College students are often prone to excessive amounts of stress. But what responsibility should universities take in helping these distressed, struggling students? This is where the newly-implemented Red Folder Initiative comes into play.
This initiative is said to help Sonoma State University faculty and administration recognize students who display self-harm or distressed behavior. The question of the initiative’s effectiveness is debatable, but hopefully it will have the intended positive effect on campus.
Many students struggle with the stress and pressure of college, and the responsibilities they’re expected to take on. The problem with stress comes when students don’t know what to do or where to go when it becomes unhealthy.
The Red Folder Initiative is supposed to teach faculty and non-mental health trained professionals how to recognize signs of distressed or harmful behavior.
According to a study conducted by CSU Northridge, within the last 10 to 20 years college professionals have seen a shift in students counseling needs, from developmental and adjustment to more severe psychological issues ranging from depression to eating disorders.
There’s something to be said about taking classes throughout an academic year, and whether the pressure to succeed is directly linked to a student’s fear of confronting mental health related issues.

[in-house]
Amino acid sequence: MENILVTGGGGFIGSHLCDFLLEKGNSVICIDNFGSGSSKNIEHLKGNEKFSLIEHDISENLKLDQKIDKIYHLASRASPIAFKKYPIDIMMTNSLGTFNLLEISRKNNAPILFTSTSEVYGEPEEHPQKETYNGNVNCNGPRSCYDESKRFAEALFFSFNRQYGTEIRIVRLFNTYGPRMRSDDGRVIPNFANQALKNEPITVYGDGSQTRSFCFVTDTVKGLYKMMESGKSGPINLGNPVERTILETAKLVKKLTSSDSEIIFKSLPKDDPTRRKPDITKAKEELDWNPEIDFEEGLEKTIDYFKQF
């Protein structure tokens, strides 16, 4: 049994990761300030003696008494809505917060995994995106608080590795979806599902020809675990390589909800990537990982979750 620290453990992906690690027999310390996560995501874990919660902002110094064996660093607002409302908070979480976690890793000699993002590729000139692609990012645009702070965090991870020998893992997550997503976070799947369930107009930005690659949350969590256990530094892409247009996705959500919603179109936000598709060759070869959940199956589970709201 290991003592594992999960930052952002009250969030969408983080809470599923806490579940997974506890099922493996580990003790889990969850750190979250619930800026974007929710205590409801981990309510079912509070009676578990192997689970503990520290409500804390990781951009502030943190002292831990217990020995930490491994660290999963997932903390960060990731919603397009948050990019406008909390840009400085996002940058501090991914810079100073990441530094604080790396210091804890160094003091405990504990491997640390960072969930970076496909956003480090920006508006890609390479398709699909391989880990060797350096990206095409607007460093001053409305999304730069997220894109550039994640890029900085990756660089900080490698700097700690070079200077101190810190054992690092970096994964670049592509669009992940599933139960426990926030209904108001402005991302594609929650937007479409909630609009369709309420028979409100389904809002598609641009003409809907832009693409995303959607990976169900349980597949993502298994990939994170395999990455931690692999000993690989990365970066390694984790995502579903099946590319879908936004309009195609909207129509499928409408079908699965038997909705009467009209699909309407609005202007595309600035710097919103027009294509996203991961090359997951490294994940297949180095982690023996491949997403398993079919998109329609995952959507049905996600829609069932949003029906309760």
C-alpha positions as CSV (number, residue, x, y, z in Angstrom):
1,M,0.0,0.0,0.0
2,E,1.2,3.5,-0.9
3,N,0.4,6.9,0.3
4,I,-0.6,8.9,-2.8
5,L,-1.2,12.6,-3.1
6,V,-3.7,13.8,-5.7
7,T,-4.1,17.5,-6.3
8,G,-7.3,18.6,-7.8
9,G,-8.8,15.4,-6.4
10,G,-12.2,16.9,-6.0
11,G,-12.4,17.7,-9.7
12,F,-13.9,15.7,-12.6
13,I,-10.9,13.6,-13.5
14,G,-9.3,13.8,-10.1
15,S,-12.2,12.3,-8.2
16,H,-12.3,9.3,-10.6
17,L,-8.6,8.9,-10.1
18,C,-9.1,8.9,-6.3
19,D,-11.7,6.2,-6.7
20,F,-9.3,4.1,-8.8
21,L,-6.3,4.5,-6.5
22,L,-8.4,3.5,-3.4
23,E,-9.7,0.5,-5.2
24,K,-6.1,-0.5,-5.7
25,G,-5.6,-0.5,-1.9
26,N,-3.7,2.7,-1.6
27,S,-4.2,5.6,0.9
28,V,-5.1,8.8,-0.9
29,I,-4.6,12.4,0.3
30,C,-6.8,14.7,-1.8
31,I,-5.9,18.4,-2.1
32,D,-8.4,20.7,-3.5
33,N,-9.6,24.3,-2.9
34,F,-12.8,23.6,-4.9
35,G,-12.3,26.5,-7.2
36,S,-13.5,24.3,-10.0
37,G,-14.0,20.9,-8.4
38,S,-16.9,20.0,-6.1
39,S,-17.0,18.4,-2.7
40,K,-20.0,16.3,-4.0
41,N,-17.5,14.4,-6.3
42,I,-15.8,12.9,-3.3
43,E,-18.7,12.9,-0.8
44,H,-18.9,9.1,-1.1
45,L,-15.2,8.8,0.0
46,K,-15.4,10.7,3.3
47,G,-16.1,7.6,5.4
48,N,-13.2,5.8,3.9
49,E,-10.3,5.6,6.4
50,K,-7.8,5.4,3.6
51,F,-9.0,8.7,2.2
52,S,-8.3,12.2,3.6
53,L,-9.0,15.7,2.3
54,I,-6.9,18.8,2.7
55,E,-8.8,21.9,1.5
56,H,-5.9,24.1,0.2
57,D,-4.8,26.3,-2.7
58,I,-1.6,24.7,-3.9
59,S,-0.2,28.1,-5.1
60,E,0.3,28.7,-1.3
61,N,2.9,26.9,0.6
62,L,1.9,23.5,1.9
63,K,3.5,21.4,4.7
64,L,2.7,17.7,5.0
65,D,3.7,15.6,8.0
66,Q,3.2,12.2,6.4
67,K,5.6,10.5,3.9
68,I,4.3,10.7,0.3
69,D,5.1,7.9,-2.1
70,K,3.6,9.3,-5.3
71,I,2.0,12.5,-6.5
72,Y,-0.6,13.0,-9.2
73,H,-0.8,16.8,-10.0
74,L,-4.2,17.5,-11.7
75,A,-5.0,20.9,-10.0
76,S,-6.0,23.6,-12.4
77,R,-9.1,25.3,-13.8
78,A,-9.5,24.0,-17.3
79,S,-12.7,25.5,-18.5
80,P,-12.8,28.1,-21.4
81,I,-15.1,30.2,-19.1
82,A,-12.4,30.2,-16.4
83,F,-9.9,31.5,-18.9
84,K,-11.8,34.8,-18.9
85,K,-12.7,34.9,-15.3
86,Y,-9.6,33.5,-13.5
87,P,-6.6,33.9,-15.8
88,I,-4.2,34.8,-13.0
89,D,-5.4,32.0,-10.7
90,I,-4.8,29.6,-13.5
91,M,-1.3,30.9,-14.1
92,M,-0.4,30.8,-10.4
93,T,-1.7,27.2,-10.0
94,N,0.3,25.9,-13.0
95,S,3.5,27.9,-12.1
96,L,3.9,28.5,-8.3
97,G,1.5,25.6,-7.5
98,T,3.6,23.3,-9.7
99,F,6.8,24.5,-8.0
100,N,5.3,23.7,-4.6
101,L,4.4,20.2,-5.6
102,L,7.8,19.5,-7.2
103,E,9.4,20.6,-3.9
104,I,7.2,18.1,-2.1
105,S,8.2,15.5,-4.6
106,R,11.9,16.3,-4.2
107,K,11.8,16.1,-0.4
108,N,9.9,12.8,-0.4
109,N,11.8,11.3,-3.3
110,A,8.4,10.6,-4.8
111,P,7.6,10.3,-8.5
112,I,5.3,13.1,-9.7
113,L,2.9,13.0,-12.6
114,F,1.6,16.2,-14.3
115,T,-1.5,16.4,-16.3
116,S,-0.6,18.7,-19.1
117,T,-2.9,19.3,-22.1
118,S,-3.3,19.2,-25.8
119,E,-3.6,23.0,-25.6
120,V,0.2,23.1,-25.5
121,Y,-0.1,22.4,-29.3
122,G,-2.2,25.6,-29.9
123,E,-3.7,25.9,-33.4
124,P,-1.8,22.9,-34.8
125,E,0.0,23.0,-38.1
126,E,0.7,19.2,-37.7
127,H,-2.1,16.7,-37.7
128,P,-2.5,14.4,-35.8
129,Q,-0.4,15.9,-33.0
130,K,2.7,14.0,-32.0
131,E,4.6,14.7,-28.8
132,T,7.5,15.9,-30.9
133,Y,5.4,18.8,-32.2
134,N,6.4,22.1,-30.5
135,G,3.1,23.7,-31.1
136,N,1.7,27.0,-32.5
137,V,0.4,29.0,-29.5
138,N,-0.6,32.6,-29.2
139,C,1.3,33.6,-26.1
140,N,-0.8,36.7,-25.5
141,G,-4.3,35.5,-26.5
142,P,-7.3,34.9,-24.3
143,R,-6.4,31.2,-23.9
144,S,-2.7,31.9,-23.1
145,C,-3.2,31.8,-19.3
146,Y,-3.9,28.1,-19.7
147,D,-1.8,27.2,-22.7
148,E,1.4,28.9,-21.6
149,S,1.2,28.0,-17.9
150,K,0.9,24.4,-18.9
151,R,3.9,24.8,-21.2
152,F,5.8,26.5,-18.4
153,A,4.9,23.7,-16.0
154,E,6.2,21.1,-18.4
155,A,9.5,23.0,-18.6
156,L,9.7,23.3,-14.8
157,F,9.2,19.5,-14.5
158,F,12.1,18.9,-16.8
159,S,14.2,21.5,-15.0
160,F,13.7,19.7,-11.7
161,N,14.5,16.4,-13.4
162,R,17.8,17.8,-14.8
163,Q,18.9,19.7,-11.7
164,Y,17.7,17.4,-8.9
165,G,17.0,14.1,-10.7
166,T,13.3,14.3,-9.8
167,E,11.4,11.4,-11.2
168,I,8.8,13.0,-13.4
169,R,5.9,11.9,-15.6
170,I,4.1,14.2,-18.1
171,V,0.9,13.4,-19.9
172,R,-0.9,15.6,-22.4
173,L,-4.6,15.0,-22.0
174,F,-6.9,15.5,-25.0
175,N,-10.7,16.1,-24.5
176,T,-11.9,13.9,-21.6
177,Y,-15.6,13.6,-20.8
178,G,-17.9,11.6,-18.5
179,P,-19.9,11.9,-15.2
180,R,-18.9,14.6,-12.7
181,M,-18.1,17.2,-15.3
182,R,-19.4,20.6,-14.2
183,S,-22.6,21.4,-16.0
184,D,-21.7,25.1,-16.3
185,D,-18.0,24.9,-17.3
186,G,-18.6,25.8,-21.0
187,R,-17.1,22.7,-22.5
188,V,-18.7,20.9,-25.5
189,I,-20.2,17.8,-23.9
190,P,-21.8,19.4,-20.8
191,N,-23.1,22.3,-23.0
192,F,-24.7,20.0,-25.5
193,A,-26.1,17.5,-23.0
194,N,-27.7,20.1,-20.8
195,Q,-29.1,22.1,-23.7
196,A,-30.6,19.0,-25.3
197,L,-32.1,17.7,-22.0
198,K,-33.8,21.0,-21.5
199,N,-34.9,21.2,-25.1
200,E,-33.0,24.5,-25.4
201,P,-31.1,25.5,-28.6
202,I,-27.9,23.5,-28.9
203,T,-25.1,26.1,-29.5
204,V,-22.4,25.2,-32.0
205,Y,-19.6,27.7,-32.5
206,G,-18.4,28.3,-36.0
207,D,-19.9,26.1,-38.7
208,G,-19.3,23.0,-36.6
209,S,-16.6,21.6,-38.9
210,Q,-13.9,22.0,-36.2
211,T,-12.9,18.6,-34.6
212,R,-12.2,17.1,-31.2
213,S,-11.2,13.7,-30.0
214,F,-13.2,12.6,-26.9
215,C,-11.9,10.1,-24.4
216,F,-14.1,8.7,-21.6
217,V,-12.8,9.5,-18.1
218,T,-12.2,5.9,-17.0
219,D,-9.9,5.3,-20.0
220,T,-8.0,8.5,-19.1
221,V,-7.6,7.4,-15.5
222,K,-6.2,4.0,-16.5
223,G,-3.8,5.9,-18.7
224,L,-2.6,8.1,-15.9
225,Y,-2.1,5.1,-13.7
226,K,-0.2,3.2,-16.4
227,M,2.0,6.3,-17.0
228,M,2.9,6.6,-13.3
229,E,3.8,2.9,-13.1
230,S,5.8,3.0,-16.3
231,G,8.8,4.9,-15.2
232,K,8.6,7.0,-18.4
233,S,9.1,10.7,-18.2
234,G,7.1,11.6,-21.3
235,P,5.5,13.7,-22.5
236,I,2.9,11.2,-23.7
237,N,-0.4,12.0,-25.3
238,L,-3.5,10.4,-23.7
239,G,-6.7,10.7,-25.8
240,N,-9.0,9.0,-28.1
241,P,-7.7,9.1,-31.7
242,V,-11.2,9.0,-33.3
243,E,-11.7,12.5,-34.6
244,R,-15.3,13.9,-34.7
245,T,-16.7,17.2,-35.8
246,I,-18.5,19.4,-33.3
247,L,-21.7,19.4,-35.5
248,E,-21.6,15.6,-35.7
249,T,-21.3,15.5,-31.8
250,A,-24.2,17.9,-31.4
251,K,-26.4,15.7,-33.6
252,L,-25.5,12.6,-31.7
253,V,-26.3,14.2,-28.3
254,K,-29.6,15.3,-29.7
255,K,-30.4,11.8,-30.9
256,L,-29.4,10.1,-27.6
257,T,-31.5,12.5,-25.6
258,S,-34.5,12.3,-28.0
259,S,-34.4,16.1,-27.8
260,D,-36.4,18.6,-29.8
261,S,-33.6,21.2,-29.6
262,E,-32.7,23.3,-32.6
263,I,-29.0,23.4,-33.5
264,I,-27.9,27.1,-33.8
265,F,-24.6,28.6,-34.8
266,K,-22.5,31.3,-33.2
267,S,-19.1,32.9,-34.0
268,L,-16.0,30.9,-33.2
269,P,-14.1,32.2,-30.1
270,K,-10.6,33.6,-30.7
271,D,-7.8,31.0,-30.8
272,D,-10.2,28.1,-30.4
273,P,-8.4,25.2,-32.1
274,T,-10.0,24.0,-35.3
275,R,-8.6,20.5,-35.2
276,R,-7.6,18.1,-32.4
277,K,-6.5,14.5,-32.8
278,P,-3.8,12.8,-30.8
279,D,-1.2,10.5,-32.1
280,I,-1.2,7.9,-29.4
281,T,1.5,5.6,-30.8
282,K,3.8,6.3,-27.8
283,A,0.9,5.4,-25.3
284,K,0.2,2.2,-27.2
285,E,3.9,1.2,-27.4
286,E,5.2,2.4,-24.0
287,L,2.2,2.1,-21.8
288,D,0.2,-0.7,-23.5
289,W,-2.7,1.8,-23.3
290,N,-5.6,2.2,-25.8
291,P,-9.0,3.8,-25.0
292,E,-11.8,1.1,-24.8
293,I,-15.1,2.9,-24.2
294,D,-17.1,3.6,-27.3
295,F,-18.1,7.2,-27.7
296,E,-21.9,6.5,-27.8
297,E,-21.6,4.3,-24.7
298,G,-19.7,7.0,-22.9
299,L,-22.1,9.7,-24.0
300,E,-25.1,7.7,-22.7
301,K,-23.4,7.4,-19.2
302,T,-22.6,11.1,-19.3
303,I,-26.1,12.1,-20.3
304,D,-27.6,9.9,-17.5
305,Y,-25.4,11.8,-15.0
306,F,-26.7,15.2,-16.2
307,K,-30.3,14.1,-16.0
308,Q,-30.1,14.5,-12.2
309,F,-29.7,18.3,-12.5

In 2010 the National Survey of Counseling Center Directors found a 16 percent increase since 2000 in the amount of college students who seek counseling on campuses for severe psychological problems.
This coincides with a study done by the American College Health Association, which found that 45.6 percent of students reported feeling hopeless, as well as an unfortunate 30.7 percent reported to have severe thoughts of depression.
These statistics may come as a surprise to some, but what do these numbers say about the ever-present underlying issues that seem to plague the world of higher education? Can a program like the Red Folder Initiative really solve such significant problems that lie within college students’ psyche?
The premise of the initiative is to teach faculty how to respond and help students who appear to have distressed or harmful behavior. Is it feasible to think these troubled students would take the help of their professors who see signs of psychological issues? Maybe not, but it’s worth a try.
At the very least the initiative would offer students another route to go to, since finding a teacher or class geared toward creating an open-discussion environment can be hit or miss. For students able to find instructors and advisers they’re comfortable speaking to in general, the results could end up reflecting more positively down the line.
There is an evident problem among college students in the U.S. with stress, depression and related issues. Is the Red Folder Initiative a quick-fix to the problem among California college students, or will it be a failed attempt by university administration?
Time will tell on its effects, but students can only hope it will make a positive change on campuses.